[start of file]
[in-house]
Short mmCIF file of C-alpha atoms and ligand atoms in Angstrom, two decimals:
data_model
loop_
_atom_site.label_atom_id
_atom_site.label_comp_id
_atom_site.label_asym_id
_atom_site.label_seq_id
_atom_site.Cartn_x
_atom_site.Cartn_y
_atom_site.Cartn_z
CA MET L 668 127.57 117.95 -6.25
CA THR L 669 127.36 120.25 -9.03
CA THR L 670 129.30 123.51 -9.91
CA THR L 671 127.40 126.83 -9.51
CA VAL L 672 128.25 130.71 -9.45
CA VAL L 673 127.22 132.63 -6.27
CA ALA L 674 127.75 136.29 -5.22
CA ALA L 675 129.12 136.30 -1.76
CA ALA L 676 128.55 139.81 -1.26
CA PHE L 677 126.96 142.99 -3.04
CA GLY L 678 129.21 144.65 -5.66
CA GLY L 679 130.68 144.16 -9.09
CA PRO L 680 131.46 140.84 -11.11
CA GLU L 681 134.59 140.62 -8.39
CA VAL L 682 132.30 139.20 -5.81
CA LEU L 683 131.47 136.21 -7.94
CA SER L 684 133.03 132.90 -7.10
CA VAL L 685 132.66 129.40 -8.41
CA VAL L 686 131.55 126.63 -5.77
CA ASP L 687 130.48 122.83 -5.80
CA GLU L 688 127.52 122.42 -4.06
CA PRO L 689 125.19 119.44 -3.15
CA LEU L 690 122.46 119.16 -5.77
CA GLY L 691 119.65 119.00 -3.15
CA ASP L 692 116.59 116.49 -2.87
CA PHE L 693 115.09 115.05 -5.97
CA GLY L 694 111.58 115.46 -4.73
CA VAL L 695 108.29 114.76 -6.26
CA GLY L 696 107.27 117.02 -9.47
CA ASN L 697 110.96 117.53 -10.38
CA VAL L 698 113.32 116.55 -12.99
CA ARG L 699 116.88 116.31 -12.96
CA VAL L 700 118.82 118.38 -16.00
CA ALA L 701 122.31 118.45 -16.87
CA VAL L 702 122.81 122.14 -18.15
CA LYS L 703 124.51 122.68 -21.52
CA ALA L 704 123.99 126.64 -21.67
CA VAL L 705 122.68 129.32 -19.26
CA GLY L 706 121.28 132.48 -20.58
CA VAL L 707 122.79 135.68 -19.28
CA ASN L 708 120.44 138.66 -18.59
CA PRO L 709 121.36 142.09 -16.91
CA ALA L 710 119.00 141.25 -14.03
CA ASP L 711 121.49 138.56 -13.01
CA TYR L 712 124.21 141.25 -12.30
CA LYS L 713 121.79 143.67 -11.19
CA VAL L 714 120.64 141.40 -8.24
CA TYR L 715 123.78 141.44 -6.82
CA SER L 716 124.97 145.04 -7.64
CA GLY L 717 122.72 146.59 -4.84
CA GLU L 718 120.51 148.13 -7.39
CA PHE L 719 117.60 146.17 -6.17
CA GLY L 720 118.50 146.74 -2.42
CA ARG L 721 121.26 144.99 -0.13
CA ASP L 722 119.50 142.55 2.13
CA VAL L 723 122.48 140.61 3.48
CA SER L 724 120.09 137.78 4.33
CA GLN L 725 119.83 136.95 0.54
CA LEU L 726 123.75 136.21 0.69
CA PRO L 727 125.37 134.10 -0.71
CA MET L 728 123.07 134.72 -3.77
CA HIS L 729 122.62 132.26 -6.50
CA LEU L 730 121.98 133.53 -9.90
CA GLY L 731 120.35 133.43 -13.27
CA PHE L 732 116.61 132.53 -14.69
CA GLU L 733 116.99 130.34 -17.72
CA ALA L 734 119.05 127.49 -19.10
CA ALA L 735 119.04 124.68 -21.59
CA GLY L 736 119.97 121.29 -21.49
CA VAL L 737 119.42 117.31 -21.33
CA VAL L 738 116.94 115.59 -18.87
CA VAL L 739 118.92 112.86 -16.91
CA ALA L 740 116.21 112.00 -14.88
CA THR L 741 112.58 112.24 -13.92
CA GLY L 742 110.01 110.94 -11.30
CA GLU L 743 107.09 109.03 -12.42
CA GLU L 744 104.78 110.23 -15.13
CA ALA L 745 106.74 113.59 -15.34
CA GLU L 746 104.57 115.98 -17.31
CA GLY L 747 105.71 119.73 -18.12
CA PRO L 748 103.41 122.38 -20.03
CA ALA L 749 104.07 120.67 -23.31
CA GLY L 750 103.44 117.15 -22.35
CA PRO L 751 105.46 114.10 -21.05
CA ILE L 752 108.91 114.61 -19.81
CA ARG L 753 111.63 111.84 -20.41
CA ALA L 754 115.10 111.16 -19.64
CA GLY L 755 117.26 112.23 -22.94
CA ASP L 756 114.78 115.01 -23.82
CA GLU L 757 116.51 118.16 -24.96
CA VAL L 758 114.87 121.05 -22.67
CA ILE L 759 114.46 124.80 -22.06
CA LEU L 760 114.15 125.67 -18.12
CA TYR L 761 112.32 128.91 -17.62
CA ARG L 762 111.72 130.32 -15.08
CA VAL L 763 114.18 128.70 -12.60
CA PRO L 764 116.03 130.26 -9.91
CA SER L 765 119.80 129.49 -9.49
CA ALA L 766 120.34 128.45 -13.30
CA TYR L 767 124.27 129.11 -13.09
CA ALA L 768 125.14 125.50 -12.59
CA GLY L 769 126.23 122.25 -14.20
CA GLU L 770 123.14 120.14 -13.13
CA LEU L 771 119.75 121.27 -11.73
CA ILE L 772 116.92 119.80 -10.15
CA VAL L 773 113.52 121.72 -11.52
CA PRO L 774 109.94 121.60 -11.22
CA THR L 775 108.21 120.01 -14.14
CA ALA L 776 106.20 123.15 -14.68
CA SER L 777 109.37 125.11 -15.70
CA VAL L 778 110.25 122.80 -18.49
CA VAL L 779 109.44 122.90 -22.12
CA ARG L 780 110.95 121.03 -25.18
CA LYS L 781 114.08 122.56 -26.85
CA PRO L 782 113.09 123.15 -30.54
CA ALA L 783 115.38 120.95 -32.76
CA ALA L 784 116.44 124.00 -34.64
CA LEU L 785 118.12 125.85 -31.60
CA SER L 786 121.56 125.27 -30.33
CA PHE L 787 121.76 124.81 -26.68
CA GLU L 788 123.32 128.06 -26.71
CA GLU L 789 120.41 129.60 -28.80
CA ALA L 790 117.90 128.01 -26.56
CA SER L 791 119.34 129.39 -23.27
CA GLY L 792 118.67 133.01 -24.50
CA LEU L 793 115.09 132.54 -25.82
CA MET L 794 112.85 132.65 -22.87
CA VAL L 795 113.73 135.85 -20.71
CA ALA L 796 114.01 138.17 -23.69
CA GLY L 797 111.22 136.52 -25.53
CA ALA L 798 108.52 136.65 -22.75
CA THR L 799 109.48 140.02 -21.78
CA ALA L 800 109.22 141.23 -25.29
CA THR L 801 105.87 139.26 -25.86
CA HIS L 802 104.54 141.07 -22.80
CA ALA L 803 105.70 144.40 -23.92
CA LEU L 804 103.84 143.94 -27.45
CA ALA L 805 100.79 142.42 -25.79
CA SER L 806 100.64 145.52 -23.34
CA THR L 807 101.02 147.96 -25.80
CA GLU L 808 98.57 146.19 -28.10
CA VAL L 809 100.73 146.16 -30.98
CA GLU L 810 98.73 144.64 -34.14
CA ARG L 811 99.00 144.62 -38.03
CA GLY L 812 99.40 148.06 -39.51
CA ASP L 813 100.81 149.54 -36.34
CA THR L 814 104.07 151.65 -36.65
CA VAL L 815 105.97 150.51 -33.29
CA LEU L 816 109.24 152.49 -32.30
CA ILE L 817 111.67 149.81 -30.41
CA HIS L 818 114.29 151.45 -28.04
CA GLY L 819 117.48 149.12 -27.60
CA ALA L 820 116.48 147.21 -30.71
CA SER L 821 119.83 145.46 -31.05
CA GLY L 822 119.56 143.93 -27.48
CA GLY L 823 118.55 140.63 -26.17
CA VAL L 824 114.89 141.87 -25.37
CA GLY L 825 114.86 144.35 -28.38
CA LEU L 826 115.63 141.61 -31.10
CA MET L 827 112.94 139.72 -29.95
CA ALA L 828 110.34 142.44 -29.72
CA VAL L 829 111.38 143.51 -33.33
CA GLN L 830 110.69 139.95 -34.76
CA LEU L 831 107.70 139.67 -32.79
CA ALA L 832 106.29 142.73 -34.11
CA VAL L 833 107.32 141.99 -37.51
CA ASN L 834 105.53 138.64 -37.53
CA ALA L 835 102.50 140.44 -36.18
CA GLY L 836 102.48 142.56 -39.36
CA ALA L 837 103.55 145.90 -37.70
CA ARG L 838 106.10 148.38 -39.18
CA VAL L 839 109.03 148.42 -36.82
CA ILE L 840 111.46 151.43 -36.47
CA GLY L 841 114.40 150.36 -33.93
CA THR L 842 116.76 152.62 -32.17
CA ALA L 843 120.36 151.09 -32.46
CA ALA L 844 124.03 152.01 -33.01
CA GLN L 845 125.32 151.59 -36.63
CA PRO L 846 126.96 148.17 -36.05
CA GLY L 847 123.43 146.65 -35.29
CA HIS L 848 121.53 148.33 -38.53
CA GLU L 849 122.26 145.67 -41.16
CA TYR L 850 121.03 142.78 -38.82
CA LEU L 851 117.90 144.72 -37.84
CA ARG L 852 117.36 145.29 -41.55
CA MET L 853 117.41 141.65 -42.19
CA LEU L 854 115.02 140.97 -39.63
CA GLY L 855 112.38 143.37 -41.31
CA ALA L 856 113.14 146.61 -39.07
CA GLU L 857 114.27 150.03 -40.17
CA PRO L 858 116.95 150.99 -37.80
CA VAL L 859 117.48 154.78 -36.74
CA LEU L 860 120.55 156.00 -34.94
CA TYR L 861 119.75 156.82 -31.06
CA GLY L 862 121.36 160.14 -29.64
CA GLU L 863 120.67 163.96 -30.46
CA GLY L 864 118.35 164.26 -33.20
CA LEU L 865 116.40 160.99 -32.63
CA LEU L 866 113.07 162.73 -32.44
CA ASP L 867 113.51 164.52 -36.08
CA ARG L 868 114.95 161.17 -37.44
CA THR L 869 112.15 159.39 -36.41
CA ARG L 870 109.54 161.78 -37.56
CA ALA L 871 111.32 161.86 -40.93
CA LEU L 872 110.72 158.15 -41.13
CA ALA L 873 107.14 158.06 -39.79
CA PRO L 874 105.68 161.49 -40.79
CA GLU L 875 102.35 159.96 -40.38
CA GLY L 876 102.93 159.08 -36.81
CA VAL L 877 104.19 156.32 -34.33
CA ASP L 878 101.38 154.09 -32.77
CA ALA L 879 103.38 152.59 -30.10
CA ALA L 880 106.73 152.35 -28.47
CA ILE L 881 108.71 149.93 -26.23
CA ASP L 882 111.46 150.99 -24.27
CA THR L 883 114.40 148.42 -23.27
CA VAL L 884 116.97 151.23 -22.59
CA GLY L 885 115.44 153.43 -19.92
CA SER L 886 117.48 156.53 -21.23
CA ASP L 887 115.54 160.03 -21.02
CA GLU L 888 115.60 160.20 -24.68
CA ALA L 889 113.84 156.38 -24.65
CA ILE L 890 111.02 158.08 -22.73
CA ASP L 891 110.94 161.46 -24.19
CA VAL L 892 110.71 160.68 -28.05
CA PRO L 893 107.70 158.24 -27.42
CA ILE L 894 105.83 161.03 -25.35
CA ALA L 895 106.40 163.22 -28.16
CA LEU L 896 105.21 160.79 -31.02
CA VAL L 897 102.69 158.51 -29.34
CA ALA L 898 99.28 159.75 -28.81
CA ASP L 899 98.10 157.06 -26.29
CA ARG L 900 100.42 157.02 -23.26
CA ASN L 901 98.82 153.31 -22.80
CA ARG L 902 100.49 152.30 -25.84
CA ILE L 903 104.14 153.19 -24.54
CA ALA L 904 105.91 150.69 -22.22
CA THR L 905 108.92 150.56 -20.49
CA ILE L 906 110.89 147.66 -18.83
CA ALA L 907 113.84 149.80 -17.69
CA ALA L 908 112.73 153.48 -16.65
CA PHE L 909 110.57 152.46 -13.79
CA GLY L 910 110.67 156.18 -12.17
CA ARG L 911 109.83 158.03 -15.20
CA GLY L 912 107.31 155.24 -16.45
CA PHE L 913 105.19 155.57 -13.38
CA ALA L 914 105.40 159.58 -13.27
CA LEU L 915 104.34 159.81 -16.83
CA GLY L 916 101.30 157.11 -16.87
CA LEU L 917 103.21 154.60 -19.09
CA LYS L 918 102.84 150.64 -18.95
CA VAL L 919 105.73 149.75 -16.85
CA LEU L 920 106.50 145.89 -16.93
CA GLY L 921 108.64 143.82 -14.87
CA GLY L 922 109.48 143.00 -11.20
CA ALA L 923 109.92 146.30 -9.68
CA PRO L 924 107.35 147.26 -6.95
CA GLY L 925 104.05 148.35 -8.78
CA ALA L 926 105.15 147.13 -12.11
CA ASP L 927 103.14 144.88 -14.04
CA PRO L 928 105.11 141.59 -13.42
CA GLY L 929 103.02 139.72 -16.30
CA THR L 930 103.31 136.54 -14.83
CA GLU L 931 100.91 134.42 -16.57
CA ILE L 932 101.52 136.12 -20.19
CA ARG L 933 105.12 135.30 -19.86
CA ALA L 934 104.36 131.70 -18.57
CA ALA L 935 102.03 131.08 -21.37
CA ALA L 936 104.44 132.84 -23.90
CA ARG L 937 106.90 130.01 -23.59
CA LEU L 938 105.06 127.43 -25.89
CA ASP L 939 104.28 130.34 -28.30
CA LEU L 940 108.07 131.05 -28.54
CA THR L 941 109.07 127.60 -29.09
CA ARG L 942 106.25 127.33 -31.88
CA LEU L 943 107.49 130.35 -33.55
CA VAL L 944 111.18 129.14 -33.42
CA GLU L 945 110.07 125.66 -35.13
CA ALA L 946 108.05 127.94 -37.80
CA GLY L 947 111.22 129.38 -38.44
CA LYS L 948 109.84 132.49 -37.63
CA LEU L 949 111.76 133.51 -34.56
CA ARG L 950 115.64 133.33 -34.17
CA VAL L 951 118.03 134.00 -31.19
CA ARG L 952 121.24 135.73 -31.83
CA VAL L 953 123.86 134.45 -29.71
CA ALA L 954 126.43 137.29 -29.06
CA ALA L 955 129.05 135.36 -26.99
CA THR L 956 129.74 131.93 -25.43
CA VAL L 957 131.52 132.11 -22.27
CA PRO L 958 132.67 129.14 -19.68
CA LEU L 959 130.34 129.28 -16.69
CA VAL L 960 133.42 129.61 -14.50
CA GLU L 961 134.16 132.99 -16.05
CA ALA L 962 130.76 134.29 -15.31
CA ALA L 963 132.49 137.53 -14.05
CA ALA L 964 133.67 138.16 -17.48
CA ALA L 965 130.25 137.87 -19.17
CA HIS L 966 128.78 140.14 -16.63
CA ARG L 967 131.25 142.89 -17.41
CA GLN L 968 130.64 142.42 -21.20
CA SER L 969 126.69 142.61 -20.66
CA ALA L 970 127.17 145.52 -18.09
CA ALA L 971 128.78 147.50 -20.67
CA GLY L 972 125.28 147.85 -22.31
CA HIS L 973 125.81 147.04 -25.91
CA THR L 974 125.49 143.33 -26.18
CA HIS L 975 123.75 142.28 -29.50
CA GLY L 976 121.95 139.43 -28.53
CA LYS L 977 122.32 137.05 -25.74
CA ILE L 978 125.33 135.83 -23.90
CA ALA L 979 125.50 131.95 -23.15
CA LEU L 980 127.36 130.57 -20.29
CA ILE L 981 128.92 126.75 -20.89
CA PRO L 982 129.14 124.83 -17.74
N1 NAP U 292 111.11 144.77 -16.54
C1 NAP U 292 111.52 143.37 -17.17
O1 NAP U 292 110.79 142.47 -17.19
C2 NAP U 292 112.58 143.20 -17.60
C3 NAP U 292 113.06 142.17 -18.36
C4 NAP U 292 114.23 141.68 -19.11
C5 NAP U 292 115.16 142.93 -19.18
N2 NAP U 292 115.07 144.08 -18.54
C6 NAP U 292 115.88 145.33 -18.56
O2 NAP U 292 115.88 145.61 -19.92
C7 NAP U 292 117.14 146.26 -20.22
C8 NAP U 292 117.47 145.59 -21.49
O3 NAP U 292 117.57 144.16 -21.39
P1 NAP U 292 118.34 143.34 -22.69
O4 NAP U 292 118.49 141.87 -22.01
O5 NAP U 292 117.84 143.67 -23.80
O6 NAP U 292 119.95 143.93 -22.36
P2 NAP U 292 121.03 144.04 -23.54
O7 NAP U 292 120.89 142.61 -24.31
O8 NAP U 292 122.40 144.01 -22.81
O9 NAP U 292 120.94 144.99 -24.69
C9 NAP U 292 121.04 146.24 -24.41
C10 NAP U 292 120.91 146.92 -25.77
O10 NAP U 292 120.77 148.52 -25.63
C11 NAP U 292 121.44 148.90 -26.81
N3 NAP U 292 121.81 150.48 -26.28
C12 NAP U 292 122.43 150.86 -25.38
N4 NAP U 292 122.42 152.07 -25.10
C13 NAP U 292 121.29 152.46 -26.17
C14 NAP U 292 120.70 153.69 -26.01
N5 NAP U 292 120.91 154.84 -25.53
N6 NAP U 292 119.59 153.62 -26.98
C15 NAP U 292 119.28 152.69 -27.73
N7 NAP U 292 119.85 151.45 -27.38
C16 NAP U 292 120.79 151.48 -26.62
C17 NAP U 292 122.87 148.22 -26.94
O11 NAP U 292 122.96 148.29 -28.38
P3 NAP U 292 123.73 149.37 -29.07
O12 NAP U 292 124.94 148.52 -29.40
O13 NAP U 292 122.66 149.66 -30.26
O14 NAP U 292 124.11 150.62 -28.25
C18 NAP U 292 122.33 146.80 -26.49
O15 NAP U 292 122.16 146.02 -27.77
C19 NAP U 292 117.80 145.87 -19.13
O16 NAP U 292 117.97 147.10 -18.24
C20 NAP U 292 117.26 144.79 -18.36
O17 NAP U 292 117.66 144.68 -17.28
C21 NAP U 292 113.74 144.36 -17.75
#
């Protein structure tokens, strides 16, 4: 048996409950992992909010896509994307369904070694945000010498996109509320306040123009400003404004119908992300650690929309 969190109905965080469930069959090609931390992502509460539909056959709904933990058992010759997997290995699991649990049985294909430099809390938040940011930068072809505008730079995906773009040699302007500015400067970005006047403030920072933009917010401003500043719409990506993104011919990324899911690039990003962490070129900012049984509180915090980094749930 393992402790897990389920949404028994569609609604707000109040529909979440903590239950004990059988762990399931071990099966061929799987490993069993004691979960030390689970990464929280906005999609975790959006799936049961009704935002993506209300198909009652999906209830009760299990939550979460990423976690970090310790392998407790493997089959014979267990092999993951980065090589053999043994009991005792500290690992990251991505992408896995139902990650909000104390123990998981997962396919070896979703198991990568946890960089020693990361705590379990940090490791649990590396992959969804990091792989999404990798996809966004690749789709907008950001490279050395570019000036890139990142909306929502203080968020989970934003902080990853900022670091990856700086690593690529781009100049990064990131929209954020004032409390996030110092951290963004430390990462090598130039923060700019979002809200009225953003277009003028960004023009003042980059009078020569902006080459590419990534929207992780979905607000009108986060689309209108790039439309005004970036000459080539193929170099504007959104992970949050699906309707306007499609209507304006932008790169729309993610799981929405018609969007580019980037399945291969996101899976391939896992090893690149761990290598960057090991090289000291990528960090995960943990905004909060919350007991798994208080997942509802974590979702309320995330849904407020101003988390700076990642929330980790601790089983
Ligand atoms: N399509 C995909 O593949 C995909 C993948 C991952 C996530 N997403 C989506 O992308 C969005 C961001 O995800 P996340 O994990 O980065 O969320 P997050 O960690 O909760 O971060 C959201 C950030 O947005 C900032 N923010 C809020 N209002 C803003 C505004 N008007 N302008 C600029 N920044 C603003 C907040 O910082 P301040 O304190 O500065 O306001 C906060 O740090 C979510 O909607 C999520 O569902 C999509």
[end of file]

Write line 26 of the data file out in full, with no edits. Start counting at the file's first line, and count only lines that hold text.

CA VAL L 682 132.30 139.20 -5.81